The scene unfolded in the Oval Office as Trump and U.S. Trade Representative Robert Lighthizer fielded questions from the press during a meeting with Chinese trade officials. In response to one question about the so-called “memoranda of understanding” (MOU) that would be issued by the U.S. and China as part of a trade deal, Trump declared that he did not like signing MOUs because “to me, they don’t mean anything. I think you’re better off just going into a document.”

That’s when Lighthizer interrupted the president to issue a pretty stark correction. Actually, Lighthizer pointed out, the MOU is the contract that’s signed by the two governments. “A memoranda of understanding is a binding agreement between two people,” Lighthizer said. “That’s what we are talking about. It’s detailed, it covers everything in great detail.”

Trump, however, refused to back down. “I disgaree. I think that a memoranda of understanding is not a contract to the extent that we want,” Trump said, before asking Lighthizer to roll the MOU into “a final, binding contract” that would, somehow, be more significant.

A clearly exasperated Lighthizer tried to defuse the awkward situation by announcing to the press that the two sides would no longer use the term “MOU” to refer to the legal document outlining the prospective trade deal. Instead, “we’re going to use the term ‘trade agreement,'” he said, waving his arms frantically. “We’re never going to use ‘MOU’ again.”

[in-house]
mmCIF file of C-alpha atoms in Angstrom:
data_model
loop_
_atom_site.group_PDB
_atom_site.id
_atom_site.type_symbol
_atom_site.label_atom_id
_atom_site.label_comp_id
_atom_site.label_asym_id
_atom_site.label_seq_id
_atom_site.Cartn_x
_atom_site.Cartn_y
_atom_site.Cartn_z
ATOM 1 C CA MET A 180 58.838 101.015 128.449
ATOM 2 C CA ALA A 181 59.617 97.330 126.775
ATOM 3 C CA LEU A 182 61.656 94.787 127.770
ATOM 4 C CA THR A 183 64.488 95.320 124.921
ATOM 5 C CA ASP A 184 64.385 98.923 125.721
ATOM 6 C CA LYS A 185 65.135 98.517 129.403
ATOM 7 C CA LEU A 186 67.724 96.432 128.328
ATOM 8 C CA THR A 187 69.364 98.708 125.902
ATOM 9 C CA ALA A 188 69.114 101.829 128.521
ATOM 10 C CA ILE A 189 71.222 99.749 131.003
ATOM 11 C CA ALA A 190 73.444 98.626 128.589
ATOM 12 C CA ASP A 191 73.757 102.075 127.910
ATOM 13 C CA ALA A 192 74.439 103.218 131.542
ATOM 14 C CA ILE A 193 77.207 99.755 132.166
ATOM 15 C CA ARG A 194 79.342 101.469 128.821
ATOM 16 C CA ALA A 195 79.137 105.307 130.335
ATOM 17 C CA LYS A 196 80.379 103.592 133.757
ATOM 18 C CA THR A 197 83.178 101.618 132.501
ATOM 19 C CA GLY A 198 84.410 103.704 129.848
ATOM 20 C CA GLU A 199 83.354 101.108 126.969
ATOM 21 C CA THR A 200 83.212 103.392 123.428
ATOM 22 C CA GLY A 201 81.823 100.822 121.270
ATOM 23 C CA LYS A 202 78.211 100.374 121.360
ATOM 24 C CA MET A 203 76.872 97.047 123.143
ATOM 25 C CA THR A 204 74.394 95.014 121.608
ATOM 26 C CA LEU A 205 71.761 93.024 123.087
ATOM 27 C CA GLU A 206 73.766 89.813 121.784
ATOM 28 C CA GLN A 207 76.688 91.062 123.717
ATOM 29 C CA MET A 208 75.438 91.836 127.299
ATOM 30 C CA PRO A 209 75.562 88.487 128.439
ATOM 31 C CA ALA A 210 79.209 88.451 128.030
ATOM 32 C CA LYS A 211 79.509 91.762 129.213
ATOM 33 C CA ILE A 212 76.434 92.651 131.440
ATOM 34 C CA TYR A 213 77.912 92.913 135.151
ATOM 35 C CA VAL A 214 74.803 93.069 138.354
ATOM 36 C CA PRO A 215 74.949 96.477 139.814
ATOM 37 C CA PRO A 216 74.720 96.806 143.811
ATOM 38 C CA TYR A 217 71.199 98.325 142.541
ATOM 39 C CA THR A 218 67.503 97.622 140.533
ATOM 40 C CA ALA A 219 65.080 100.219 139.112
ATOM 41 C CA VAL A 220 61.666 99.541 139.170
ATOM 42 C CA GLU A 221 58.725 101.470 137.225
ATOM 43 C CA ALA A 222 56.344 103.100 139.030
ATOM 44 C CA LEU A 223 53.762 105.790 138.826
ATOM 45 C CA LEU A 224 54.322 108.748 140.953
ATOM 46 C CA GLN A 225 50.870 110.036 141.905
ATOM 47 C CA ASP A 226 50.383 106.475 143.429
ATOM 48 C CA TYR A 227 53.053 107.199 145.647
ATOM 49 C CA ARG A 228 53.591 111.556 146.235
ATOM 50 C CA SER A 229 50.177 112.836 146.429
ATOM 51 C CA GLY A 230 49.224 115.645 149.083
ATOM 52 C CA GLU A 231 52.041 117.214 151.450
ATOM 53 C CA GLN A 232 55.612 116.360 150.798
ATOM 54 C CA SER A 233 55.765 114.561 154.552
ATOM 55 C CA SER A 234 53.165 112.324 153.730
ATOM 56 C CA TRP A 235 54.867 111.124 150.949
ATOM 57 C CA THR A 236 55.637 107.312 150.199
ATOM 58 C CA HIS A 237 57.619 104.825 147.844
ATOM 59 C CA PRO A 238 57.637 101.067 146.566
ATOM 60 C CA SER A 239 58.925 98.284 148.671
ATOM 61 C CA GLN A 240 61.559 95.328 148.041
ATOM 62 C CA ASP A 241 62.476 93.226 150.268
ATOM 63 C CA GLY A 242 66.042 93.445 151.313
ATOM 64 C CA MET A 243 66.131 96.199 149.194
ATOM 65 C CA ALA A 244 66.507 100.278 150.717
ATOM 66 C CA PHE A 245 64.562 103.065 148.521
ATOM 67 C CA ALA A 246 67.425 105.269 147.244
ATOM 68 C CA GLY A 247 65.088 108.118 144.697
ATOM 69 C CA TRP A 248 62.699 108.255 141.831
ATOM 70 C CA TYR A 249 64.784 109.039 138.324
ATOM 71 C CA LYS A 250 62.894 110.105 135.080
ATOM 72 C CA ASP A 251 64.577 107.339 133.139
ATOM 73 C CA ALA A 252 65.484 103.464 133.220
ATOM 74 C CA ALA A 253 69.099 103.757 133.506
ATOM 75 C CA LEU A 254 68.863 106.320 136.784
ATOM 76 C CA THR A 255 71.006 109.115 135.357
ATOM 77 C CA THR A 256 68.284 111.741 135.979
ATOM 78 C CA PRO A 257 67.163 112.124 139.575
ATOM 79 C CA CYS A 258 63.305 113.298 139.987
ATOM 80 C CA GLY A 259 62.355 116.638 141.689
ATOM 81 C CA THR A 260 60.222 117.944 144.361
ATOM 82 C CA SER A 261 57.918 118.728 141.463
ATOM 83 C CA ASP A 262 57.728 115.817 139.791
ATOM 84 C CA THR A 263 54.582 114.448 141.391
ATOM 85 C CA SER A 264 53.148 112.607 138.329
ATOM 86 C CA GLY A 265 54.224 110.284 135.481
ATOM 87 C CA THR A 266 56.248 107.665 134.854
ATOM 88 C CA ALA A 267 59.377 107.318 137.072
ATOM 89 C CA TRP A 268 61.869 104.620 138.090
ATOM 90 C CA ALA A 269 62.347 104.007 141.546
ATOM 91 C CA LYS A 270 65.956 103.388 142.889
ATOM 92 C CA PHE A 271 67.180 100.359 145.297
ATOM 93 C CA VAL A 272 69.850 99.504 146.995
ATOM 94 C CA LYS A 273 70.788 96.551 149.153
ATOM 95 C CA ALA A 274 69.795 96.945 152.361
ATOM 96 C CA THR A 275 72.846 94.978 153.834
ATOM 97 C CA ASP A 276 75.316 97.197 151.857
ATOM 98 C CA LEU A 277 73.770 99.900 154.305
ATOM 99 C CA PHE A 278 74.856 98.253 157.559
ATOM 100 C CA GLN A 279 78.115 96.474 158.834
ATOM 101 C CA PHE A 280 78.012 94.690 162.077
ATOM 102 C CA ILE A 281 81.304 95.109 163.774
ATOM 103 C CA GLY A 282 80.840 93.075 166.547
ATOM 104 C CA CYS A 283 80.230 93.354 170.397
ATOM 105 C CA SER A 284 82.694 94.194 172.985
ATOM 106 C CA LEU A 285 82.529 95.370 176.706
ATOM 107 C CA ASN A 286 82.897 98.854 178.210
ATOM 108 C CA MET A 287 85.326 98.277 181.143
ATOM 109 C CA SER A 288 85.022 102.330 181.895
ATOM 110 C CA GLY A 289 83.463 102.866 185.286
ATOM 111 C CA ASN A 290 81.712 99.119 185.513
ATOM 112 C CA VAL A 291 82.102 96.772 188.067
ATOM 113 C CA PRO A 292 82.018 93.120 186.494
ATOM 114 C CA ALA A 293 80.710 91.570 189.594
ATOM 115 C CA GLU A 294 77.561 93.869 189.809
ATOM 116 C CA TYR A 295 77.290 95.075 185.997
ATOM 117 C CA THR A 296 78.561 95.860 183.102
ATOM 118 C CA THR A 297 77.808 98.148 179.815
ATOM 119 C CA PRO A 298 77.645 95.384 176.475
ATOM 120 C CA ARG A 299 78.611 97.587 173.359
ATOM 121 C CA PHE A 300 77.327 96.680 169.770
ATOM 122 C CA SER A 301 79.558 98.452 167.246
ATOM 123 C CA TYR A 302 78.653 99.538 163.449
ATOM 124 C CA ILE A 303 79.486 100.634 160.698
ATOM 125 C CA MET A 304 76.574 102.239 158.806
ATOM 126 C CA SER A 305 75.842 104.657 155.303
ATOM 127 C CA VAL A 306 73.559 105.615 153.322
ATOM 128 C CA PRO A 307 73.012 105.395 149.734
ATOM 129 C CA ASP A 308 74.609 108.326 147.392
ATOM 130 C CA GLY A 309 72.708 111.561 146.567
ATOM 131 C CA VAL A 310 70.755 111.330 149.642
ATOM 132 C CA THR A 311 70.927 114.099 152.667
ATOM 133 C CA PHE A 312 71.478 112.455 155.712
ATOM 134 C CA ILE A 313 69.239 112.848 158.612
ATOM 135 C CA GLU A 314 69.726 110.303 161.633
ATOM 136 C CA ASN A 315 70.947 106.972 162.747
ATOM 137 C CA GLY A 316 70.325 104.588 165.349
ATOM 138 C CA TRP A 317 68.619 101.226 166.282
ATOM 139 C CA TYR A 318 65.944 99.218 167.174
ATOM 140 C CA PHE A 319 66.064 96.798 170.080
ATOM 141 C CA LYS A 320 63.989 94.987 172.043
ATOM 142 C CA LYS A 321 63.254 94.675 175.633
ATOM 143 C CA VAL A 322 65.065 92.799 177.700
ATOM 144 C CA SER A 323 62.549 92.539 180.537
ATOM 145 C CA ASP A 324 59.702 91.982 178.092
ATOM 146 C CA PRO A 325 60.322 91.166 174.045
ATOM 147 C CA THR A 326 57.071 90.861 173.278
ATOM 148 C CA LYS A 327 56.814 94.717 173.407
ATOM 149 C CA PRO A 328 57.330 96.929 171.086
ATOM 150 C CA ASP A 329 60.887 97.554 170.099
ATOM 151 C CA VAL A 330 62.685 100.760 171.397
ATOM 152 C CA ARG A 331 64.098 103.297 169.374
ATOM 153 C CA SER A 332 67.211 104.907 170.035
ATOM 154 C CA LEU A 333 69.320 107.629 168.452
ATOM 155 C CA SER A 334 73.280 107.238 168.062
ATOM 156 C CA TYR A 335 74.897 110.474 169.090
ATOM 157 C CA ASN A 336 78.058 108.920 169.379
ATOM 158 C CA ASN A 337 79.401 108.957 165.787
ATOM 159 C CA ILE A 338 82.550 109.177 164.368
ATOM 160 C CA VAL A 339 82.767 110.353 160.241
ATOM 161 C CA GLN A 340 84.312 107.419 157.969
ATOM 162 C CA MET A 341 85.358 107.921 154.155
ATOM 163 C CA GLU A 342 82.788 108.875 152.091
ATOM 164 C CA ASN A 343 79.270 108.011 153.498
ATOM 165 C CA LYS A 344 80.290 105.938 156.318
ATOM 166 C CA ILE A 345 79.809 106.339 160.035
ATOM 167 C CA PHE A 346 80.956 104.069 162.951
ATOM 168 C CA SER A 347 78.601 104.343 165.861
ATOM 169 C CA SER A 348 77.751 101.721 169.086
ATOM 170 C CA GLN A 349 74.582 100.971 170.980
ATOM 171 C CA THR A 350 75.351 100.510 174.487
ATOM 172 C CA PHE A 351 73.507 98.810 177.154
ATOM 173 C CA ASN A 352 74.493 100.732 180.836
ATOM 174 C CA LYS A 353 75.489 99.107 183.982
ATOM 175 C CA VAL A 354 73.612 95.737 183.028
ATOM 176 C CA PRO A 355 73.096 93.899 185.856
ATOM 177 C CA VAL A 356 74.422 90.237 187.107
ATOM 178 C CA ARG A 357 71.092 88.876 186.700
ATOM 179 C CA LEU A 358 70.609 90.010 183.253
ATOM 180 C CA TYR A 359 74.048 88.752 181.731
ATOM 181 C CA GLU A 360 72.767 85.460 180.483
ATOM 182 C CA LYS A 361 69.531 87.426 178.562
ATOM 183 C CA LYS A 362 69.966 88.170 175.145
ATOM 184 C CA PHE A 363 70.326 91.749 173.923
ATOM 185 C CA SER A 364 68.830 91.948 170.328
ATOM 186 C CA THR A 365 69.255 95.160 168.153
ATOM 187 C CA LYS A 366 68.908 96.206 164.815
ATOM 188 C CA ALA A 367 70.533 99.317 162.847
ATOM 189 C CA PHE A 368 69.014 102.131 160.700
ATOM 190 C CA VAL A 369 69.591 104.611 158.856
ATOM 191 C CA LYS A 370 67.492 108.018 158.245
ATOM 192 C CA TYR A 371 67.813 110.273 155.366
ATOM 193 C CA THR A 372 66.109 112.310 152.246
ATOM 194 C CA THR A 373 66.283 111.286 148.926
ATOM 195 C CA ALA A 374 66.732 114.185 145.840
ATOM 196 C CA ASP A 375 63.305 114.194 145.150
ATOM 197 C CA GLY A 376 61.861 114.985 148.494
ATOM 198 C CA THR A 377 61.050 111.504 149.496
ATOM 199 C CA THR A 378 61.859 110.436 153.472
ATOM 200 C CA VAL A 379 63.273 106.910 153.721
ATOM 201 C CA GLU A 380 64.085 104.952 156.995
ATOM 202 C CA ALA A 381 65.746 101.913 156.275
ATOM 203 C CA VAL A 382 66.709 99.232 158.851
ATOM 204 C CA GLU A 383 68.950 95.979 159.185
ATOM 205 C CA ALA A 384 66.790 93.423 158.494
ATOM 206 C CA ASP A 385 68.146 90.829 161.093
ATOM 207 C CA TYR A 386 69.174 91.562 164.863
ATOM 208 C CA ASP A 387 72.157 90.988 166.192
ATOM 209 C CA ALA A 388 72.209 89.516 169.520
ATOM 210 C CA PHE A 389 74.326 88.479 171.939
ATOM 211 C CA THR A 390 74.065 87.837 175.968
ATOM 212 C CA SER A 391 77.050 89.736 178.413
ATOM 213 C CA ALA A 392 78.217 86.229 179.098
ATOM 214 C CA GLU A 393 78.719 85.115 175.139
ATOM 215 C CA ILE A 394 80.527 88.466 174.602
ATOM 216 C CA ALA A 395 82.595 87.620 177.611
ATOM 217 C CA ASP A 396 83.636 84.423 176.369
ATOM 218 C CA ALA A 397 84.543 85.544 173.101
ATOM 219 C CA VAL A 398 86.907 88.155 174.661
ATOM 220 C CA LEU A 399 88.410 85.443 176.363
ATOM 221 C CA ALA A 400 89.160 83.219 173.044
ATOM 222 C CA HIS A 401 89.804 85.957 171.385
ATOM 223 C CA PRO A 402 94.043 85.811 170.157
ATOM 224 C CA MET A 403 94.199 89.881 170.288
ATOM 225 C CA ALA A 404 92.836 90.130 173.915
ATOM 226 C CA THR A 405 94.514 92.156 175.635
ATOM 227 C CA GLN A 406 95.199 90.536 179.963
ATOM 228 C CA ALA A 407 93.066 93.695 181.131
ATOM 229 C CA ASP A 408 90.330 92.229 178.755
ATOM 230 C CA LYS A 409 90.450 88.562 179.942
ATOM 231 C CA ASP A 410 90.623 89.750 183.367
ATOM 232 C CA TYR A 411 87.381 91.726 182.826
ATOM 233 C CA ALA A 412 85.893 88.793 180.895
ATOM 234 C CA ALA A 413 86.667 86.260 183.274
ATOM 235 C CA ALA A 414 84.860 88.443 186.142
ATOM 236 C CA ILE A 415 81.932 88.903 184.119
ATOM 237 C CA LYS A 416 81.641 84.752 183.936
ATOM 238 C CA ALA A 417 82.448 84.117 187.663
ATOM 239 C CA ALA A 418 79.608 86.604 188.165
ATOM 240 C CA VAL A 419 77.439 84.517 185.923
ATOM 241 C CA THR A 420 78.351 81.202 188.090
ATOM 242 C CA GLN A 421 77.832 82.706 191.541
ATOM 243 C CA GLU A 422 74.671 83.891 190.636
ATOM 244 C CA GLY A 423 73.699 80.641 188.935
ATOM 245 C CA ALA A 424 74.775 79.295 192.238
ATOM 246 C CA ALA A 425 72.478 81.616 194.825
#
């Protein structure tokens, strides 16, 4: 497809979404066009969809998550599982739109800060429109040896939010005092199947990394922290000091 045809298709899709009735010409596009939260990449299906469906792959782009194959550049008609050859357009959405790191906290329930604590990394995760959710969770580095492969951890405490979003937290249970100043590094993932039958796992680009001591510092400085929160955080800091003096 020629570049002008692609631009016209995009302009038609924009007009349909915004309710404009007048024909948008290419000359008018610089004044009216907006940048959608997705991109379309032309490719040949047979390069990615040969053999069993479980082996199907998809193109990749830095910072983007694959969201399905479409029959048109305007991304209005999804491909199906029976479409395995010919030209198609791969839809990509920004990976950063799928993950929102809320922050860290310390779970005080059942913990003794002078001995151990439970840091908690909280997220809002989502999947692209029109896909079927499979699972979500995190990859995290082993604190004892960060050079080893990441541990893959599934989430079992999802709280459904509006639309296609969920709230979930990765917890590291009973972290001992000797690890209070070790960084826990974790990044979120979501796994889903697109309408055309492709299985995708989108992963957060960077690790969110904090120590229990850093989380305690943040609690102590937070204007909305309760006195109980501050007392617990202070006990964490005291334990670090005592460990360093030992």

In the midst of the disagreement, the top Chinese negotiator laughed out loud.

In the grand scheme of things, this spat between Trump and Lighthizer seems unlikely to derail whatever deal is being hammered out between trade officials from the world’s two largest economies. Still, both the style—Trump’s willingness to openly fight with his top trade official in front of the media and China’s trade delegation—and the substance of the dispute highlight how Trump has jeopardized negotiations. As The New York Times put it last week, Lighthizer has been growing frustrated with “the president’s superficial understanding of the trading relationship with China and his tendency to jump unpredictably into the fray.”

With the White House now backing down from a months-long promise to increase tariffs on China on March 1 unless a deal is reached, observers seem increasingly confident that an agreement is near. Trump seems eager to sign a deal. He undercut Lighthizer again by declaring last week that the March 1 tariff deadline would be ignored, and signaled that he would be willing to meet one-on-one with Chinese President Xi Jinping later in March to hash out the deal. It’s clear that policy details are not Trump’s forte, and it’s unlikely that the meeting between Trump and Xi will accomplish a more substantive deal than what could be worked out by the trade officials who at least understand what an MOU is.

That any deal could be reached at all is something of a minor miracle, given the many ways in which Trump has damaged relations between the U.S. and China. He pulled the U.S. out of negotiations over the Trans-Pacific Partnership (TPP) trade deal shortly after taking office because he saw the deal as being too beneficial for China—despite the fact that China was not part of the TPP, which was meant in part as a way to counterbalance China’s growing influence in the region.